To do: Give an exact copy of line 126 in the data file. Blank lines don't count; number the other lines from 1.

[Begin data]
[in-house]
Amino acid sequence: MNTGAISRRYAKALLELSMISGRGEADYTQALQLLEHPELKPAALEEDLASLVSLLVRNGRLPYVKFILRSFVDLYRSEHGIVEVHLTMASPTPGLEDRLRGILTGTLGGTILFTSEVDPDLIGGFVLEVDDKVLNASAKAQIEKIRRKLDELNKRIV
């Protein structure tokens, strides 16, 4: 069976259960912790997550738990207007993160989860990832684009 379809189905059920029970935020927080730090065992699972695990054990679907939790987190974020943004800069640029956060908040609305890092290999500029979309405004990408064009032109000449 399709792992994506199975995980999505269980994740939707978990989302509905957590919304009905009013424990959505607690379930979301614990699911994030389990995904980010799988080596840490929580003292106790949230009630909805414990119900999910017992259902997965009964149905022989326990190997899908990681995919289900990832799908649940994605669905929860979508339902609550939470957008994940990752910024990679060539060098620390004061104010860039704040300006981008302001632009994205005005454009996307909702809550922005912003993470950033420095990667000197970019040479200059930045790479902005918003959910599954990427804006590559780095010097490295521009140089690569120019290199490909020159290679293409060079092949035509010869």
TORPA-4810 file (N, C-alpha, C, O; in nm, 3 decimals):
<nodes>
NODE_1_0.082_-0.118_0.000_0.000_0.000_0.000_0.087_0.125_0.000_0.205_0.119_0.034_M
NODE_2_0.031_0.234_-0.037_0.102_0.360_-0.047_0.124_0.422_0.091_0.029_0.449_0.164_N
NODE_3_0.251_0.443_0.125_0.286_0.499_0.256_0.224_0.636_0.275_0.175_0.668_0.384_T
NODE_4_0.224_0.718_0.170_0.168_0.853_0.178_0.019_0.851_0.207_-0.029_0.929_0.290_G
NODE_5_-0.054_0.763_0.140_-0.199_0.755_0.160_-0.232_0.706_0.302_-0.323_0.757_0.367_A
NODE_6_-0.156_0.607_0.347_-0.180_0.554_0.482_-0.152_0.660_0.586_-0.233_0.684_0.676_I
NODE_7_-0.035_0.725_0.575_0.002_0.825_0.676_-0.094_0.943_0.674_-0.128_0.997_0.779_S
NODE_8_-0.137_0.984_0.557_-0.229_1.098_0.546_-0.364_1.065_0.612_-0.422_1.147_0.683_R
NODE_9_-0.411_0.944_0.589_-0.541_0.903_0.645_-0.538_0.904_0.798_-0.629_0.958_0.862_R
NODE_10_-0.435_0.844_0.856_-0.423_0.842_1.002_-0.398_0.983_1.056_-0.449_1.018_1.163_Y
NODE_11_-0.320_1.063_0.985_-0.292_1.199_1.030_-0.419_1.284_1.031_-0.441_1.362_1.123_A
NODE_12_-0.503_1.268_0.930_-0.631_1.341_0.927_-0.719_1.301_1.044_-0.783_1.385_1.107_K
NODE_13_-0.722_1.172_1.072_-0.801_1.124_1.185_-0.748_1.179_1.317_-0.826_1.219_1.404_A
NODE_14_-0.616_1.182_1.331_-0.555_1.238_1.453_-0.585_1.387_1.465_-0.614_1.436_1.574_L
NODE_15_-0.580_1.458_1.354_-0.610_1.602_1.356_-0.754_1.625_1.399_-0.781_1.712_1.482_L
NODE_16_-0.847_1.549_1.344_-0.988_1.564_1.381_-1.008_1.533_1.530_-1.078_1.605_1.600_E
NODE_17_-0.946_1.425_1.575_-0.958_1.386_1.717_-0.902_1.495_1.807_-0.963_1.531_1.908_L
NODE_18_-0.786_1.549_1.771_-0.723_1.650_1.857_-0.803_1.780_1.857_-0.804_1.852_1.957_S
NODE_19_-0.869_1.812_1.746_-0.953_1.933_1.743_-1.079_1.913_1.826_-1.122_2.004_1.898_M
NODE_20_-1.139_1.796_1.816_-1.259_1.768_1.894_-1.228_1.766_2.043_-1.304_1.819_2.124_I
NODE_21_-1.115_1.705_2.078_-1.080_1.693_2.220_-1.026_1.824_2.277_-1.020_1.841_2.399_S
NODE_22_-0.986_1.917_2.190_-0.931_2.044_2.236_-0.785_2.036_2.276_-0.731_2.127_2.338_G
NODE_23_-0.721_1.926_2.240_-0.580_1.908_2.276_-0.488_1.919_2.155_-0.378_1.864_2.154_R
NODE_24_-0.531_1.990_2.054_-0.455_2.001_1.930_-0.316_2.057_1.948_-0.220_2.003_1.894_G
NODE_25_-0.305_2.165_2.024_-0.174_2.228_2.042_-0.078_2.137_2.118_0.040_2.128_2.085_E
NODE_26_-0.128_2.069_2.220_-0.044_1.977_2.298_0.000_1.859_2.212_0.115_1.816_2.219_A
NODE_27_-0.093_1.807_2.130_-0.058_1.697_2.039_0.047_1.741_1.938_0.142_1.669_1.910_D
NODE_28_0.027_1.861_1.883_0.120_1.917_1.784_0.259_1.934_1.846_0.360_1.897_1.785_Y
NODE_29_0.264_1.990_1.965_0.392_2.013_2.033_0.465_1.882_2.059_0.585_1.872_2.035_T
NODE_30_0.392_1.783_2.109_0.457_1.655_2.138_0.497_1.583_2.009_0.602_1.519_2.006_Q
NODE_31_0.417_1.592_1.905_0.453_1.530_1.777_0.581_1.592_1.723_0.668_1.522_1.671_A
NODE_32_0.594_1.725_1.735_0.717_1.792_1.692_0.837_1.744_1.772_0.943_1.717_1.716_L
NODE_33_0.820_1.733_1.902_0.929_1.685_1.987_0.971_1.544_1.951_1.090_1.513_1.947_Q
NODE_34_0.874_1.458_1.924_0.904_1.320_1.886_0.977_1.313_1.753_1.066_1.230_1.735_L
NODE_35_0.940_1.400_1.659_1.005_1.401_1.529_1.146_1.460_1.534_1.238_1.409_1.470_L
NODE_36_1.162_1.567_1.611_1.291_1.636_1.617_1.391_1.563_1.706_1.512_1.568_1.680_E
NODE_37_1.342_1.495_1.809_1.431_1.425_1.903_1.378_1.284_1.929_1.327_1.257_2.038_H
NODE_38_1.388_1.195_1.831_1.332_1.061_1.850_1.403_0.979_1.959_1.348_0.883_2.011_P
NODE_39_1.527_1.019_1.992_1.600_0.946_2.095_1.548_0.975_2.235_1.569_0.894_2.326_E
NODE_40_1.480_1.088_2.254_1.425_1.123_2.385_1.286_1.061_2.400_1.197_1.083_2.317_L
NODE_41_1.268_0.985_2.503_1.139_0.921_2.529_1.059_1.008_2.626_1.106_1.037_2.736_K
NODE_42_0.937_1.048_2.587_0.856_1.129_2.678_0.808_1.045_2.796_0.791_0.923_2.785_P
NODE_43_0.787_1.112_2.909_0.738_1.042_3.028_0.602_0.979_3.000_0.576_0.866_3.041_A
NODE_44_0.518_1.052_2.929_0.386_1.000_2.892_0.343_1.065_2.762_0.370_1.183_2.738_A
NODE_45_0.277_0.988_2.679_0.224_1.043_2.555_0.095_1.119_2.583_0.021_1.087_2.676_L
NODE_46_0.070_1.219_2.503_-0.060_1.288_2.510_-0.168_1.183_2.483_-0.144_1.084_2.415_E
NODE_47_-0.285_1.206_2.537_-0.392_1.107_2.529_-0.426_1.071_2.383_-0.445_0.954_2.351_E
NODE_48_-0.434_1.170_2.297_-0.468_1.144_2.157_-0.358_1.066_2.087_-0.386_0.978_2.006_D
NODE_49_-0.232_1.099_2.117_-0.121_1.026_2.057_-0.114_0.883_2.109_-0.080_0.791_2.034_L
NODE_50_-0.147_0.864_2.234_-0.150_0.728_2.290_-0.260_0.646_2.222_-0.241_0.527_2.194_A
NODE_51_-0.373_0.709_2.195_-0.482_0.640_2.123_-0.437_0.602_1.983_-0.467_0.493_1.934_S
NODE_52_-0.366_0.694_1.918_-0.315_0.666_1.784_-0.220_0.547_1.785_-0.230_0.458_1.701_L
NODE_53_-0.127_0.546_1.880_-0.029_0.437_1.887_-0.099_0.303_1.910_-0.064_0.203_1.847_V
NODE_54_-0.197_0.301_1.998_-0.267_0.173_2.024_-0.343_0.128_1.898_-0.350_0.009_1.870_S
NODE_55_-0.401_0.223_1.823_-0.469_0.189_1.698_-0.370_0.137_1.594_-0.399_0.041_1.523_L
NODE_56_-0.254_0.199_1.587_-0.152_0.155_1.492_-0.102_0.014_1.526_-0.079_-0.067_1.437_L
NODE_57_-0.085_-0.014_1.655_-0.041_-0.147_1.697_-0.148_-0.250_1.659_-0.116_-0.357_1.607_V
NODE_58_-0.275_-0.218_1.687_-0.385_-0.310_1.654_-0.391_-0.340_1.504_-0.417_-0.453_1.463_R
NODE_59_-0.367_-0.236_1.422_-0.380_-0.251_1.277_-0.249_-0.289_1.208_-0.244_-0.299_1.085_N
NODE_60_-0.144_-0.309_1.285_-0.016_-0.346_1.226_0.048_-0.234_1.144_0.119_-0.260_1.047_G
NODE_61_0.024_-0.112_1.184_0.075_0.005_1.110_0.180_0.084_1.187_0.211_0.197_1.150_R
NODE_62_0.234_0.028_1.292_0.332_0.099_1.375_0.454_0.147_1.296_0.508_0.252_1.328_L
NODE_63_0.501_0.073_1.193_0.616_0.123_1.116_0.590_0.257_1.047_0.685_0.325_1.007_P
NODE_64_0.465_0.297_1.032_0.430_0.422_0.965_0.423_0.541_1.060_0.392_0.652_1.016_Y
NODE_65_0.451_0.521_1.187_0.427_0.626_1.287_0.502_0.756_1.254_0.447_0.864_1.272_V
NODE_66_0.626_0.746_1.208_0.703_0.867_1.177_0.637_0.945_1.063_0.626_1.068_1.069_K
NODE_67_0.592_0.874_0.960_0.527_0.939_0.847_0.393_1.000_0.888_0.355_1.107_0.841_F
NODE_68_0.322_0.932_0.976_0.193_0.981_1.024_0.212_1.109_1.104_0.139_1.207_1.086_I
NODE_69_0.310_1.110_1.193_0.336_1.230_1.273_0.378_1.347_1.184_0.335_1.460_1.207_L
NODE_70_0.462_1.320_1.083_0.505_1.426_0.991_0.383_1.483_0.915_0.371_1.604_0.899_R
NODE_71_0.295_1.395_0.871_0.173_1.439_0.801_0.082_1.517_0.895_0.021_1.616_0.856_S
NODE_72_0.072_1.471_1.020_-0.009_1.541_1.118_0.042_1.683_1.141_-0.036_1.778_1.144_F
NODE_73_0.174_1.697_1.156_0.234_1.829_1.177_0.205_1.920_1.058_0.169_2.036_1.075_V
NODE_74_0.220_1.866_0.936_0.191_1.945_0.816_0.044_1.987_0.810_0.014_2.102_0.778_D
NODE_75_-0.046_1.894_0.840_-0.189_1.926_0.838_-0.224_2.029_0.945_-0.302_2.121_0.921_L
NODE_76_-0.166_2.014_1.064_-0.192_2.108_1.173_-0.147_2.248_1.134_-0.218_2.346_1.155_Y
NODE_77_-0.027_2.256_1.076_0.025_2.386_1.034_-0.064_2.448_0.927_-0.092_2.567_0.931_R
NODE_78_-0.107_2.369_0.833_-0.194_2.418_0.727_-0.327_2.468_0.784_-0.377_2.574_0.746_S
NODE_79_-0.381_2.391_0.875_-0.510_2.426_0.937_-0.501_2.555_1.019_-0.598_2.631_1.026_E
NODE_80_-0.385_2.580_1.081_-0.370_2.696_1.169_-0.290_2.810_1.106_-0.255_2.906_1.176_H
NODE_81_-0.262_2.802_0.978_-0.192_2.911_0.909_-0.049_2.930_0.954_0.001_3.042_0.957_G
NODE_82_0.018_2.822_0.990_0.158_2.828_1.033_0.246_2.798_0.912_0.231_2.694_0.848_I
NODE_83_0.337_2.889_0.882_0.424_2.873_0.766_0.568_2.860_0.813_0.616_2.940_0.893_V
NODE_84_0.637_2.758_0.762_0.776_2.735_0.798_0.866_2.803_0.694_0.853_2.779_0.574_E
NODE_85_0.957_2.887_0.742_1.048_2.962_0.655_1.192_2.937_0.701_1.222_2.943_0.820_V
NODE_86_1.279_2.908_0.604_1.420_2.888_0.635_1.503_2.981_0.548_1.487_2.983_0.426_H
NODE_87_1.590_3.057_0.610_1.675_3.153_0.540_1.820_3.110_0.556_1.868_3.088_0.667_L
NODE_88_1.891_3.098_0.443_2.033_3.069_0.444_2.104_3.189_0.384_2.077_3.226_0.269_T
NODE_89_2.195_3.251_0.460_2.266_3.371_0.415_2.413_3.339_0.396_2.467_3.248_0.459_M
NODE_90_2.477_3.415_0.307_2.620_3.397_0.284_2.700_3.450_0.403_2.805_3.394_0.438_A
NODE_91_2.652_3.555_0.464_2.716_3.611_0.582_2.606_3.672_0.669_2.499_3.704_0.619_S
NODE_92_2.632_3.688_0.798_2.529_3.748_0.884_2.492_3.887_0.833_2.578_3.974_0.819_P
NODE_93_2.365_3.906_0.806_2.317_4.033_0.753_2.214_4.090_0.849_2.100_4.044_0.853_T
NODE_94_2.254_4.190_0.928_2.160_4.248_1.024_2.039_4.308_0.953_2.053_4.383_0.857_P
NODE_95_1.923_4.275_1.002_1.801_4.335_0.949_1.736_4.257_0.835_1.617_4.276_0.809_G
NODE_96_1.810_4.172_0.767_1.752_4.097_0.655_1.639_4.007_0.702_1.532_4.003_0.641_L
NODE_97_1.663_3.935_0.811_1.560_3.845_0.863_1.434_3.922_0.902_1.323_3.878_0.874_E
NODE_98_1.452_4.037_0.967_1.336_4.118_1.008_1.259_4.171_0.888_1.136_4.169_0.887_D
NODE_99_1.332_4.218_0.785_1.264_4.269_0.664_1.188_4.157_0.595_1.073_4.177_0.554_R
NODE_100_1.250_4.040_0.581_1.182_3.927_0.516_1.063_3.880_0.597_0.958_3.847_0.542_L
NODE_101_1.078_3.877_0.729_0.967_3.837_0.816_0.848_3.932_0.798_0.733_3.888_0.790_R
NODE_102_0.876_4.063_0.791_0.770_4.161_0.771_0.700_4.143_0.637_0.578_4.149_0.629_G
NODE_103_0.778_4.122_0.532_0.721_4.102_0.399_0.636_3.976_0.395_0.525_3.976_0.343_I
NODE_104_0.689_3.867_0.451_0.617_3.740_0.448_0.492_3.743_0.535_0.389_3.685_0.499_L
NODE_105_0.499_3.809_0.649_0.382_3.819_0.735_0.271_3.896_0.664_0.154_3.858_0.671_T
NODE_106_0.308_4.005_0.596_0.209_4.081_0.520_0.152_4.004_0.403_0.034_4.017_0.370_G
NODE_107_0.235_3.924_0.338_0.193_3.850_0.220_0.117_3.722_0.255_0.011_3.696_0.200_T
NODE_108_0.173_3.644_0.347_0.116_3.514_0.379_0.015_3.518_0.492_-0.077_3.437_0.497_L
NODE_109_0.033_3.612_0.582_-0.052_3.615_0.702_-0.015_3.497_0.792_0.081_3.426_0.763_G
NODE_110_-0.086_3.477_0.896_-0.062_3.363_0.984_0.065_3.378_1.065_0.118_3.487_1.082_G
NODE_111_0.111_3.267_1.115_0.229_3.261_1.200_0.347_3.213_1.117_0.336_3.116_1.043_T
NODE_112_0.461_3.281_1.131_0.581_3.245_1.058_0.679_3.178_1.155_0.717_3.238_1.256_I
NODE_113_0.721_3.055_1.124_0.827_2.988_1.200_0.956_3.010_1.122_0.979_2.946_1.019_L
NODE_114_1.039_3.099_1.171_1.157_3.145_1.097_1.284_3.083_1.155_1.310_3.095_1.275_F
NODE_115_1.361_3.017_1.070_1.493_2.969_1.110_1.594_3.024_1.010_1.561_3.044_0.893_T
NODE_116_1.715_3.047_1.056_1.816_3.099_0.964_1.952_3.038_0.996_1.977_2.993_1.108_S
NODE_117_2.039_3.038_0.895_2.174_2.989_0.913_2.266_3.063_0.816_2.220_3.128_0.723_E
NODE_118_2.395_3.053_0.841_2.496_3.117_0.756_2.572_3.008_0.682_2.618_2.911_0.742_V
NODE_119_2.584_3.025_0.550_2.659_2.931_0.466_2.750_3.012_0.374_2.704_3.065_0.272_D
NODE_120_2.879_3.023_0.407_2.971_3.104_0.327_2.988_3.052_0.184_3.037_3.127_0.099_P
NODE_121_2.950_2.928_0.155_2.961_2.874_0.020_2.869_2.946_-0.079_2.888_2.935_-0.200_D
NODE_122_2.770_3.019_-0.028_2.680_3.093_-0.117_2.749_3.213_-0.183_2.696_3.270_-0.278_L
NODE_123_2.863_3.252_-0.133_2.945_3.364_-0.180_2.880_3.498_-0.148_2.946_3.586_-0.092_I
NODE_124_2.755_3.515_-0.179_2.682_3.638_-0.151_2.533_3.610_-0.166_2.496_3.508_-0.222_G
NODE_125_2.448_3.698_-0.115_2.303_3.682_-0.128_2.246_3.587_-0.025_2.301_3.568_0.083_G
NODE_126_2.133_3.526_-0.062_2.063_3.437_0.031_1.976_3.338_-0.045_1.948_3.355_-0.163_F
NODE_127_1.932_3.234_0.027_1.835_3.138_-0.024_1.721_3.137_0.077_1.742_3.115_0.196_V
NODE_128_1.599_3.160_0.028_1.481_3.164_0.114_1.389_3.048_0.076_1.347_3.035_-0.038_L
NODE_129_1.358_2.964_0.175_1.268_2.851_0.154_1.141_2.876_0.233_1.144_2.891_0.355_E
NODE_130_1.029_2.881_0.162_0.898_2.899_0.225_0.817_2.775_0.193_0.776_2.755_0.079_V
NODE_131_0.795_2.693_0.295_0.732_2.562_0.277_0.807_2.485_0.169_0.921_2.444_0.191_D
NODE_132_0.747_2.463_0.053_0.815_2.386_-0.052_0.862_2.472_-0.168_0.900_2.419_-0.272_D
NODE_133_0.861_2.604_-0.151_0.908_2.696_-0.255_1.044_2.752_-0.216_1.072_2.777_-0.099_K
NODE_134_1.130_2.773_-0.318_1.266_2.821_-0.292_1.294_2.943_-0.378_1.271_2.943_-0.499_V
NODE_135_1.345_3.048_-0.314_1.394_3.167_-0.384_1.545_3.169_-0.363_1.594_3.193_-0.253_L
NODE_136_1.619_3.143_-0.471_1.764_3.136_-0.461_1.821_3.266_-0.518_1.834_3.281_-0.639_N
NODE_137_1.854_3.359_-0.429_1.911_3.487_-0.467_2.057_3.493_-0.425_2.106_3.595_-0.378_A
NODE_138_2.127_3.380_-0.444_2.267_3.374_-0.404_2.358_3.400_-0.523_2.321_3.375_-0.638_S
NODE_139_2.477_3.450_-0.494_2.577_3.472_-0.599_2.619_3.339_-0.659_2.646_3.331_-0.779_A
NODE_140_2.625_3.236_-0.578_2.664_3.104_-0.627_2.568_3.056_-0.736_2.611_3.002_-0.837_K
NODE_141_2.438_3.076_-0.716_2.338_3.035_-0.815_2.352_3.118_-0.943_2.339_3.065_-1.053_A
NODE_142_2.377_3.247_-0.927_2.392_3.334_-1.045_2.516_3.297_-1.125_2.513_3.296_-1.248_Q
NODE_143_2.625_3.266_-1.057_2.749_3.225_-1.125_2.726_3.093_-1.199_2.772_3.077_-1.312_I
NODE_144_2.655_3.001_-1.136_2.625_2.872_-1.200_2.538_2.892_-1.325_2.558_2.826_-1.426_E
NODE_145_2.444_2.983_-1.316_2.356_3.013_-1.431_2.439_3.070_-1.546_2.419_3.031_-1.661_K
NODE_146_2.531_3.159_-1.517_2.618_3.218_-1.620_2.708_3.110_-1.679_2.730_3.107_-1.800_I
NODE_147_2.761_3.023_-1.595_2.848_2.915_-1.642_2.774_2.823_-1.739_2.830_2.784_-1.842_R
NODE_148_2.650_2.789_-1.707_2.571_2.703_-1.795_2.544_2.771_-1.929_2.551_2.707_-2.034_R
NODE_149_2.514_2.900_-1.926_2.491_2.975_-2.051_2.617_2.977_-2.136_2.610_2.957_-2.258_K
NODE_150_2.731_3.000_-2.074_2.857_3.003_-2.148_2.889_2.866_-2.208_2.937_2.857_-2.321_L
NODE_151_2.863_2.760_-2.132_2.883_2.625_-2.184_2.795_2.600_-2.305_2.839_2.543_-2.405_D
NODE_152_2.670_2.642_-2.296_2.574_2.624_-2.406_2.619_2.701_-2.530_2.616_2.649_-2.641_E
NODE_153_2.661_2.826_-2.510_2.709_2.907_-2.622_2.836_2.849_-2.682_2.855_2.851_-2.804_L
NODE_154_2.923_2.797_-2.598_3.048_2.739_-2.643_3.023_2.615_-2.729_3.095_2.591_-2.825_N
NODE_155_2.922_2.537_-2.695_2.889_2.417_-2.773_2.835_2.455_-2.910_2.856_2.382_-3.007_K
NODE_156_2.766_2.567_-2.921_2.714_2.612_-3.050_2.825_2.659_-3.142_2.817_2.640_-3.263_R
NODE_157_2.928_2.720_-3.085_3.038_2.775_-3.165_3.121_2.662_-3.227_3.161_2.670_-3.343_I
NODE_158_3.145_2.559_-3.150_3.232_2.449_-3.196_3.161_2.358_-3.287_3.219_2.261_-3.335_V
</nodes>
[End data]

NODE_121_2.950_2.928_0.155_2.961_2.874_0.020_2.869_2.946_-0.079_2.888_2.935_-0.200_D